THN’s PRE-SEASON PREDICTION: No. 6 in Metropolitan Division
2013: 27-18-3. Third in East.
KEY DEPARTURES: Mike Ribeiro, Joey Crabb, Jeff Schultz, Wojtek Wolski
KEY ADDITIONS: Mikhail Grabovski, Tyson Strachan
THN’s TOP PROJECTED SCORERS: Alex Ovechkin (92), Nicklas Backstrom (81), Martin Erat (61).
THE PROS: Offense, power play and Alex Ovechkin drive the bus in Washington, which won five of the final six Southeast titles. Big-time star power dots the lineup, from ‘Ovie’ to Nicklas Backstrom, Mike Green and a still-emerging John Carlson. Strong character players – who also don't lack for talent – provide a backbone and allow the Caps to fall back to a defense system when it’s called for (namely in the playoffs against the New York Rangers). The Caps didn’t add much, but the acquisition of Mikhail Grabovski to replace the departed Mike Ribeiro on the second line was vital.* Grabovski probably won’t score at a point per game pace as Ribeiro did last season, but he’ll improve on his own totals from a season ago, since the Caps will use him in an offensive role again. Finally, Braden Holtby proved reliable and consistent last season and has the added incentive of chasing down a spot on Canada’s Olympic team this season.
THE CONS: While the Caps have two flashy offensive defenders and one low-key, steady-hand in Karl Alzner, it gets very thin and unnerving beyond that. John Erskine and Jack Hillen see more ice time than players of their caliber should and though Steven Oleksy was a pleasant surprise in 28 games last season, the jury is still out on how effective the late-bloomer will be in the NHL. For all the promise and potency this lineup has had the past six years, it has never once lived up to the hype. Over the past two years, the Caps went 34-29-7 against the Atlantic and Northeast Divisions and 27-11-4 against their ex-Southeast counterparts. A big reason they were able to turn last season’s horrid start around was because they had a group of mediocre teams to kick around, but that is no longer the case. Holtby appears to be the answer in net, but last season’s 36 appearances was the most he’d seen in the NHL. He also started 61 games between the NHL and AHL last season, which was the first time he’d played more than 49 games in a season since 2008-09 (WHL Saskatoon Blades).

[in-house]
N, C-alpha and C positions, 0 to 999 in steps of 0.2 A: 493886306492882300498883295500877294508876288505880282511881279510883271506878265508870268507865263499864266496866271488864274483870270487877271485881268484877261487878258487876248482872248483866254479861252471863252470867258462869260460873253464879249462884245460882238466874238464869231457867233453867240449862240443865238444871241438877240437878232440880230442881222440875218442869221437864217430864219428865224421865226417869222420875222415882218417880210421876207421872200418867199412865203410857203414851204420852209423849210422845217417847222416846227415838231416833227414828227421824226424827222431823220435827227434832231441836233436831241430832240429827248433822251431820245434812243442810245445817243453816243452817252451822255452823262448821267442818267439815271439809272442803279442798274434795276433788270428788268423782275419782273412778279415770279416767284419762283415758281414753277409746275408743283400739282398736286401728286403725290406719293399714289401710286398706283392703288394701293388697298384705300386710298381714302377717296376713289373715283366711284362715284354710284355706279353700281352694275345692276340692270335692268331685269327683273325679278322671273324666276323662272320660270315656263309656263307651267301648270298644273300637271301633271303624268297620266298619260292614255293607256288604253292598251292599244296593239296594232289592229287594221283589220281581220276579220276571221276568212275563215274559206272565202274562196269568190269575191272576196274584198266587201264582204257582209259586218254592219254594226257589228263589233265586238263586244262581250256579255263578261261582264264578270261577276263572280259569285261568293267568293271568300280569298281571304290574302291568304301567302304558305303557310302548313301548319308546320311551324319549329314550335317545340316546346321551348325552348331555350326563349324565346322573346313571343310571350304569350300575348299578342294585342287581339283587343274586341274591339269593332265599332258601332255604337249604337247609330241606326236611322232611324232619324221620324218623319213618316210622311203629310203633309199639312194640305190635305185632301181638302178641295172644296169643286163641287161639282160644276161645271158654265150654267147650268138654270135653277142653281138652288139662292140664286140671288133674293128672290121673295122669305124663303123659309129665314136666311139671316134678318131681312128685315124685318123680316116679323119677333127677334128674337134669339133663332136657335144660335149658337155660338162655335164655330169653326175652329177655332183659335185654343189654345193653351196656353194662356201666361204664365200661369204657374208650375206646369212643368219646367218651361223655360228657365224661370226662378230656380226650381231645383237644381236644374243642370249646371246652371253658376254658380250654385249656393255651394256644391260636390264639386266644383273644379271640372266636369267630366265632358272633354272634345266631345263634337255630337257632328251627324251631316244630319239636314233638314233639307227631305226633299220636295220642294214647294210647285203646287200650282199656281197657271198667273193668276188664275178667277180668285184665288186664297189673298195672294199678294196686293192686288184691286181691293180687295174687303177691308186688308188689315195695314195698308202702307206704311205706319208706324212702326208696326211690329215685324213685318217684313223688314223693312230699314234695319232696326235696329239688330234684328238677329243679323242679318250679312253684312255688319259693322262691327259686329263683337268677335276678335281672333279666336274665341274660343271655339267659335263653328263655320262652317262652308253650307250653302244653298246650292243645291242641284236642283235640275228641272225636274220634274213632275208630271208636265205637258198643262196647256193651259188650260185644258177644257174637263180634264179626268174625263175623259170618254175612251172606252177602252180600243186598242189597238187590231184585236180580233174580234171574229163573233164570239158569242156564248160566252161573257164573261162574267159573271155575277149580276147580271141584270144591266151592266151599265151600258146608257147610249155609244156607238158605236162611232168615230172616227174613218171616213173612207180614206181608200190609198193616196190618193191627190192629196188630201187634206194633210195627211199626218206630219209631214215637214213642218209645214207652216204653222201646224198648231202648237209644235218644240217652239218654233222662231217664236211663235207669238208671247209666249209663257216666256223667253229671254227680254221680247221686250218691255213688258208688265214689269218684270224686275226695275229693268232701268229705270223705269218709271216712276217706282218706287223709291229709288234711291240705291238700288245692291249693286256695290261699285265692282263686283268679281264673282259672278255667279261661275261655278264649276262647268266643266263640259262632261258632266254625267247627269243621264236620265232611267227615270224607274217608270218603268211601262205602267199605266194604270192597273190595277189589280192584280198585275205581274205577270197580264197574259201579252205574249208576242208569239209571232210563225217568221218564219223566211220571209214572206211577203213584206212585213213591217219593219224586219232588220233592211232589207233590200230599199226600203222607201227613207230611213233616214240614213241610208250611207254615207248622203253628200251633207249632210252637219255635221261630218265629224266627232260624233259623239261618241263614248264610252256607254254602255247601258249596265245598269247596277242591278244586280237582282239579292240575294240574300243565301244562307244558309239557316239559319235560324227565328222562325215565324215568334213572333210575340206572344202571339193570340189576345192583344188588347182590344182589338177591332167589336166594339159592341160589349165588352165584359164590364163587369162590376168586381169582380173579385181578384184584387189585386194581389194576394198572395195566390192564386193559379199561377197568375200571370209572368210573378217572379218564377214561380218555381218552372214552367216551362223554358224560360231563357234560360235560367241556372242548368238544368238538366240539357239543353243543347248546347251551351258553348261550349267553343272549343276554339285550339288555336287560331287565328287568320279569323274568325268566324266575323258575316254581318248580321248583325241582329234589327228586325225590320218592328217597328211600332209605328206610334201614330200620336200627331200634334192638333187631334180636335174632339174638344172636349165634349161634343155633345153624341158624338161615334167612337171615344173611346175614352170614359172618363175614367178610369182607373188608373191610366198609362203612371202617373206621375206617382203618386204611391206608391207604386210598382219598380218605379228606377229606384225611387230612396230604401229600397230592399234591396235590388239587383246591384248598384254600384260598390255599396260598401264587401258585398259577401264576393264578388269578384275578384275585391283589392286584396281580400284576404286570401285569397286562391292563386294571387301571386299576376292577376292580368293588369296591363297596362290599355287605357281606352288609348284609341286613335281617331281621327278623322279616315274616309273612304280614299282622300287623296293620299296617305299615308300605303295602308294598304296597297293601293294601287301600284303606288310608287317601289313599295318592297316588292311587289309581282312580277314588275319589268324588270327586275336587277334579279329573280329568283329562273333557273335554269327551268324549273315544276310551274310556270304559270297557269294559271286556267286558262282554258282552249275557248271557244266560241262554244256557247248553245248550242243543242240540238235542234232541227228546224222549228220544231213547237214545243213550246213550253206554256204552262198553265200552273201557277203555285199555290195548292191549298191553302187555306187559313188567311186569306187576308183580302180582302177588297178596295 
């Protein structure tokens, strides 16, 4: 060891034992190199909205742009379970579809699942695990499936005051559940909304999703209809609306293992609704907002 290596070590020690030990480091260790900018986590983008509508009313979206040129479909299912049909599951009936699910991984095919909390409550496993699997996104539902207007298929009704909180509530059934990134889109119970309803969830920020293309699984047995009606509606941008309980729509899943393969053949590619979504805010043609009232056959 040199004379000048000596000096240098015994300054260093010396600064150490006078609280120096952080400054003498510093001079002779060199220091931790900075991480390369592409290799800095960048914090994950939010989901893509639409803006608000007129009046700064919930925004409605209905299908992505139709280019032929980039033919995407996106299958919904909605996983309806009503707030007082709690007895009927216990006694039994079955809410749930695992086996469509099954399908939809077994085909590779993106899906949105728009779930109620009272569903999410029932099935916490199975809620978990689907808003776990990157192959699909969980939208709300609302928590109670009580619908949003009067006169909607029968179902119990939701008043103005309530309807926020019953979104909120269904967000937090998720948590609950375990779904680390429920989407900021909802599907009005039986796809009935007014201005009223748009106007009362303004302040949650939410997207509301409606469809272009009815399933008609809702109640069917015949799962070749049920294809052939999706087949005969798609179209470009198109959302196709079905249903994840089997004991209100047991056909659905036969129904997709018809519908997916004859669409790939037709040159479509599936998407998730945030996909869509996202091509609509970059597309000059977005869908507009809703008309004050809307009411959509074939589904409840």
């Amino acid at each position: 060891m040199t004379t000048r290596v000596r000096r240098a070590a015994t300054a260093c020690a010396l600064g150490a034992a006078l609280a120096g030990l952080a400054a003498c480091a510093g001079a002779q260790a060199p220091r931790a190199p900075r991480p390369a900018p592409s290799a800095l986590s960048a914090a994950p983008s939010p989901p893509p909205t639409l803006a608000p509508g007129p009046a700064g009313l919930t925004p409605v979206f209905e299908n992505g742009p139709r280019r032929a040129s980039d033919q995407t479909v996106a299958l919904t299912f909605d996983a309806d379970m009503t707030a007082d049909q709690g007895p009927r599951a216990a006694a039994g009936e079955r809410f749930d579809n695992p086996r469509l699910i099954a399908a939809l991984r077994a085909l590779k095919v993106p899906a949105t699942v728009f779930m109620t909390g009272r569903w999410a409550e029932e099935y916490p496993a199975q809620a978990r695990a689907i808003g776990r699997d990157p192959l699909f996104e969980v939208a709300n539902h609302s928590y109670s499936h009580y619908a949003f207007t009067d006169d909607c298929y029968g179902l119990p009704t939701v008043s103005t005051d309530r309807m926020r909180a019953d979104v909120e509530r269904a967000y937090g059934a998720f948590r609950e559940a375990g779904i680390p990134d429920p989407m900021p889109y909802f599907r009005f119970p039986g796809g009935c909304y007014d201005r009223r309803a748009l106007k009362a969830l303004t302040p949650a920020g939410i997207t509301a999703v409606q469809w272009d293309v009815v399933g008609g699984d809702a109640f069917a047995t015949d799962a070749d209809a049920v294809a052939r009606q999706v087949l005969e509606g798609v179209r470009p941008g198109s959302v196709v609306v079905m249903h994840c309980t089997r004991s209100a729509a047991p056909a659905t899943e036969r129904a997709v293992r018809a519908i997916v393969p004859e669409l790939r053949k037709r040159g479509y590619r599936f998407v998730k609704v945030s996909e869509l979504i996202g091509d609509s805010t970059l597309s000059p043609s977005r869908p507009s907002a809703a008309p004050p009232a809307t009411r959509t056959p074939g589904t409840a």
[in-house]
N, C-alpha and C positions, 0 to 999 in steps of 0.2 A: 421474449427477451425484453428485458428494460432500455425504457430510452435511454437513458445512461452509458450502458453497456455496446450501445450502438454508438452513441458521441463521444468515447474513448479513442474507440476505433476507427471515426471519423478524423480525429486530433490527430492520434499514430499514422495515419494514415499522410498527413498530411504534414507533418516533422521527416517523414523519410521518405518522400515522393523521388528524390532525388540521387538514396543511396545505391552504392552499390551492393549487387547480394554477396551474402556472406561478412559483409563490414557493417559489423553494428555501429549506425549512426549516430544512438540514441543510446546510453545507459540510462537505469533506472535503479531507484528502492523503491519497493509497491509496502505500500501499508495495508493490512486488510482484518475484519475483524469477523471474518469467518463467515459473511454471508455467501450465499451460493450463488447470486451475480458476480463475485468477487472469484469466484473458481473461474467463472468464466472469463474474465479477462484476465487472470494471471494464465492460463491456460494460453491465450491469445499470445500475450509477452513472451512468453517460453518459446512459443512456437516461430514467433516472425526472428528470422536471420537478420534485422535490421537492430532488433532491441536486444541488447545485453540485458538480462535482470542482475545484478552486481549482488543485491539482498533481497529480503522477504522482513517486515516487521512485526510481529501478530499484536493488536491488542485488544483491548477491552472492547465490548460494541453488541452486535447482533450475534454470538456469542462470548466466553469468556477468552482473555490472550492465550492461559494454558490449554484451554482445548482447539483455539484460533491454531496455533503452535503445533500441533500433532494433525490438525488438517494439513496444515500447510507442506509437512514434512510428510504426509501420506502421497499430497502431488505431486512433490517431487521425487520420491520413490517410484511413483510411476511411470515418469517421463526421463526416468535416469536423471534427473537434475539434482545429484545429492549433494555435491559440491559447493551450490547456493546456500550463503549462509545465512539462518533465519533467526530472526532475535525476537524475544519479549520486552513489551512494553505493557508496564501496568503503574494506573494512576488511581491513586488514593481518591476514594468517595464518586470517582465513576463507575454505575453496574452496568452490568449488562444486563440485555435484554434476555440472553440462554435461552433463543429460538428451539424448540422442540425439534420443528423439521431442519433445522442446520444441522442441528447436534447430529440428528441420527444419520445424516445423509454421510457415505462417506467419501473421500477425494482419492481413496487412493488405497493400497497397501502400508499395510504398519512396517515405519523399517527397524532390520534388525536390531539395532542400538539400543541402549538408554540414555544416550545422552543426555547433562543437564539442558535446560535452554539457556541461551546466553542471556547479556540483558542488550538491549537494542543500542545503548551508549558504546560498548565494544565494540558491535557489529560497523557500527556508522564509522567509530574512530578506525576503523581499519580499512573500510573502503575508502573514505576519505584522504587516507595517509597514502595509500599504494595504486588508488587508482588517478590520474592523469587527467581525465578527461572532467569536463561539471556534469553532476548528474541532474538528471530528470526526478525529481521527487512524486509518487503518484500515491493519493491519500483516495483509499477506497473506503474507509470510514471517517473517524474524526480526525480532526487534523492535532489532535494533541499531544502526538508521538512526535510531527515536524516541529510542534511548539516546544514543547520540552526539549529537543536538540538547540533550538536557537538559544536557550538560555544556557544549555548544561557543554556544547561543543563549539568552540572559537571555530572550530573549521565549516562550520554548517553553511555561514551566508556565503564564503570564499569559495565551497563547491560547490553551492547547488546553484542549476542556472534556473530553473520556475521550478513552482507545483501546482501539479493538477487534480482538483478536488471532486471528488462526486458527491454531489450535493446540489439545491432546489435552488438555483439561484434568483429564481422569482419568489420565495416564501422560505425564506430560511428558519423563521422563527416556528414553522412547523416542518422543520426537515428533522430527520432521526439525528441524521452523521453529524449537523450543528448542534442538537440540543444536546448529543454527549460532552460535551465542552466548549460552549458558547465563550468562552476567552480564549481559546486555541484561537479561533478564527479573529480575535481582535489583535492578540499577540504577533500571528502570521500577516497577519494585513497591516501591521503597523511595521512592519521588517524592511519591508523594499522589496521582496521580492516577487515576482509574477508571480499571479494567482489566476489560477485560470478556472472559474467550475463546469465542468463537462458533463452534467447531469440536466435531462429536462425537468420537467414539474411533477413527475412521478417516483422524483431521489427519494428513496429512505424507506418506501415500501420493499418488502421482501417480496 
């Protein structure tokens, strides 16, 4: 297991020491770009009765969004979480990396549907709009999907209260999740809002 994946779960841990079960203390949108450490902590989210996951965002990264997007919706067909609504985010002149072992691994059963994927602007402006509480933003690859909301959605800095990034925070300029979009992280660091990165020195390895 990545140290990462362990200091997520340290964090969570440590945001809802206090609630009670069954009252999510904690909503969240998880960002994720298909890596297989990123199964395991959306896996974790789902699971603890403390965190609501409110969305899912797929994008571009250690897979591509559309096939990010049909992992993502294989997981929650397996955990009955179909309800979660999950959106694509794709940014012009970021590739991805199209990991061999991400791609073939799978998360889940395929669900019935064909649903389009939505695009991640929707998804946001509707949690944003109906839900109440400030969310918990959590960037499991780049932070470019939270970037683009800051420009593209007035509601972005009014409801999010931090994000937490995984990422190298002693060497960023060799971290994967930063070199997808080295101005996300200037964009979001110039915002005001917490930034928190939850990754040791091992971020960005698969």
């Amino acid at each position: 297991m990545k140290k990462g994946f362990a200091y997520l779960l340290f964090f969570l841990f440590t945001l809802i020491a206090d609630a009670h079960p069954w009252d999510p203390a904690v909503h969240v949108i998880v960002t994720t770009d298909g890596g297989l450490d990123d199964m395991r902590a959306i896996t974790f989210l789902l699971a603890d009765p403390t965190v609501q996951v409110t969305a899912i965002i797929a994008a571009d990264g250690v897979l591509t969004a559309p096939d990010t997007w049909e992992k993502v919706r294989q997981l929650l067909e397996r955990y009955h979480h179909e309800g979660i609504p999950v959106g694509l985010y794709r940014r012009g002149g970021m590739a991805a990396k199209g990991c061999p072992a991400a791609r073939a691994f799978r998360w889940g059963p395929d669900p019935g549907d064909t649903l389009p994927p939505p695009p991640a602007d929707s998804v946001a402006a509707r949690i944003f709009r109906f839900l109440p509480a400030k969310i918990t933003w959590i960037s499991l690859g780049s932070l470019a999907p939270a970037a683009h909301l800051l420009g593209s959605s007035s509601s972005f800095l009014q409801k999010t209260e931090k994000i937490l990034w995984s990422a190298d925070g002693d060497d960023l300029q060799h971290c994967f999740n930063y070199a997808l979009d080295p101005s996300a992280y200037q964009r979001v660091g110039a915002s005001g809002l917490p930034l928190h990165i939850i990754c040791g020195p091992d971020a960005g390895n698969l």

X-FACTOR: This may be taking the easy and obvious route, but Alex Ovechkin singlehandedly turned the Capitals season around in 2013. It took some time for him to buy in and get comfortable with the shift to right wing, a move that made new coach Adam Oates look like a genius come April, but when he settled in the team took off. After 16 games, Ovechkin had 10 points and the Caps were in the East basement with a 5-10-1 record. But Ovie finished with 46 points in his final 32 games, the Caps went 22-8-2 the rest of the way to win the Southeast – and No. 8 won his third Hart Trophy.
PERIPHERAL PREDICTION: Washington shoots out the lights and averages a little more than three goals per game in the regular season – then average fewer than two goals per game in the playoffs and get knocked out in Round 1.
METROPOLITAN NO. 6: WASHINGTON CAPITALS